Behind the AI boom, an army of overseas workers in ‘digital sweatshops’

Behind the AI boom, an army of overseas workers in ‘digital sweatshops’

Thousands of young workers log online daily in a seaside city in the southern Philippines to service the rapidly expanding artificial intelligence industry.

They annotate the vast amounts of data that American corporations need to train their artificial intelligence models, whether they are doing it at home, in crowded offices, or in dismal internet cafes.

They categorize images so AI can create representations of politicians and celebrities, they distinguish pedestrians from palm trees in movies.

Digital sweatshops

To develop algorithms for automated driving, and they edit text to prevent language models like ChatGPT from producing gibberish.

Informal government estimates place the number of persons engaged in this type of “crowdwork” in the Philippines at around 2 million.

Although machine learning without humans is how AI is sometimes portraye, the technology actually depends on the labor-intensive efforts of a workforce that is dispersed over most of the Global South and frequently the target of exploitation.

Large data sets must be accurate, precise, and readable in order for the mathematical models that power AI tools to be helpful.

AI produced from poor data is also poor.

Hence, a completely uncontrolled army of humans is turning the raw data into AI feedstock one click at a time.

Former workers assert that at least 10,000 of these people carry out this work on the Remotasks platform in the Philippines.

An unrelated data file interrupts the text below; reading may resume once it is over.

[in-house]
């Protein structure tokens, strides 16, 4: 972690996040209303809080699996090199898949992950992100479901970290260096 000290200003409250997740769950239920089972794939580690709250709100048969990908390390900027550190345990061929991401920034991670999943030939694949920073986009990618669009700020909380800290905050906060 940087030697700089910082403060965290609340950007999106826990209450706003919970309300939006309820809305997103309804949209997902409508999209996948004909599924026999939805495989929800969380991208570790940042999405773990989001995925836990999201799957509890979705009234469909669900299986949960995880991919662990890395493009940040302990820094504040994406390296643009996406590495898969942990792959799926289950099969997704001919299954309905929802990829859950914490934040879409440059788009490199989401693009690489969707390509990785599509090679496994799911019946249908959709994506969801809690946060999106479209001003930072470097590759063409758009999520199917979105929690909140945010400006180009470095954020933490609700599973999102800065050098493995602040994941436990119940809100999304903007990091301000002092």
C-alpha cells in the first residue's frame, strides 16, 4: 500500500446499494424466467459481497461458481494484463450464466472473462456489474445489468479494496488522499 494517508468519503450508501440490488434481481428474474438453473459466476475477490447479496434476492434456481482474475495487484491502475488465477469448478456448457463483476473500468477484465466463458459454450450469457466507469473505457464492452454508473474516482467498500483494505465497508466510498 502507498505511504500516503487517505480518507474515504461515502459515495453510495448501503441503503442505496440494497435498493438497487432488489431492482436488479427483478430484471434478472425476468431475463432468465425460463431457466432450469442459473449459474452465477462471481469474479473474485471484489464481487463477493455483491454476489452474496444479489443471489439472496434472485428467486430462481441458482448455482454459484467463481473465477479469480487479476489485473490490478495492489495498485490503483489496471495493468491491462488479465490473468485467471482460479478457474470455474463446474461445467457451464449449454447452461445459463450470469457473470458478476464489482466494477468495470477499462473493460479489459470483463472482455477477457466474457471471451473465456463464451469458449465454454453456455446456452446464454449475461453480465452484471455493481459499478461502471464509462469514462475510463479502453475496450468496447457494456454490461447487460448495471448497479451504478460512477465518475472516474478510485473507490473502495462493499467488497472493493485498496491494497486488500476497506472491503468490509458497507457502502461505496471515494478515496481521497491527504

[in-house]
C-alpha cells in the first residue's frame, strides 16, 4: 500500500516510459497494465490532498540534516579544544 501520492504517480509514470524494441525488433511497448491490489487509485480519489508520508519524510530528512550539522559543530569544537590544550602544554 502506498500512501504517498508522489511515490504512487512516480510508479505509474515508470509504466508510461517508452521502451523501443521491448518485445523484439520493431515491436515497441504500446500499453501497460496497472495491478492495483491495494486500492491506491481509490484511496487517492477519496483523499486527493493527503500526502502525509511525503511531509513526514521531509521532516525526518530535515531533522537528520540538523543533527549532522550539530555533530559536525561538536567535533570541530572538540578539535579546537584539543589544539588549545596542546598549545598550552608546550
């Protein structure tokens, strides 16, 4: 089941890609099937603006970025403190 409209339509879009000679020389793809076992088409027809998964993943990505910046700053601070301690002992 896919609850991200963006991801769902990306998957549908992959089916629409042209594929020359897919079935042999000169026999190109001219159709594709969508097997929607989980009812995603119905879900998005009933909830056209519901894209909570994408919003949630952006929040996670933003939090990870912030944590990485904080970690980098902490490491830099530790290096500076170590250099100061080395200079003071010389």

One of the top countries in the world for outsourcing digital work, which is own by the $7 billion San Francisco start-up Scale AI.

According to interviews with workers, internal corporate messaging and payment records, financial documents, and records of payments.

Scale AI has consistently delayed or withheld payments. Paid workers at extremely low rates, and provided few avenues for workers to seek redress.

Scale AI is one of several American AI firms.

According to rights organizations and labor academics. They have failed to uphold fundamental labor norms for their employees in other countries.

All but two of the 36 current and former freelancers who were question claimed that they had experienced payment delays. Reductions, or cancellations from the site after completing projects.

The laborers, known as “taskers,” claimed that although occasionally they do make more than the minimum wage. Which in the Philippines varies from $6 to $10 per day depending on location, they frequently earn significantly less than that amount.

Digital sweatshops

According to its website, Scale AI, which performs work for organizations like Meta, Microsoft. Generative AI businesses like Open AI, the developer of ChatGPT, is “happy to pay rates at a living wage.”

A spokesperson for Scale AI, Anna Franko, said in a statement that “delays or disruptions to payments. Incredibly unusual” and that Remotasks’ pay mechanism “is always improving” in response to worker input.

Yet, The Washington Post found that reports of missed or late payments from supervisors were widespread on an internal messaging system for Remotasks. There were several announcements for certain projects in a single month.

Supervisors occasionally inform employees that payments are held back because of incomplete or late work.

Supervisors occasionally failed to offer an explanation.

Employees claimed that attempts to find misplaced payments frequently failed or, worse yet, resulted in the deactivation of their accounts.

Thousands of young workers connect on to the internet each day in a seaside city in the southern. Philippines to help the rapidly expanding artificial intelligence industry…

They annotate the vast amounts of data that American corporations need to train their artificial intelligence models. Whether they are doing it at home, in crowded offices, or in dismal internet cafes.

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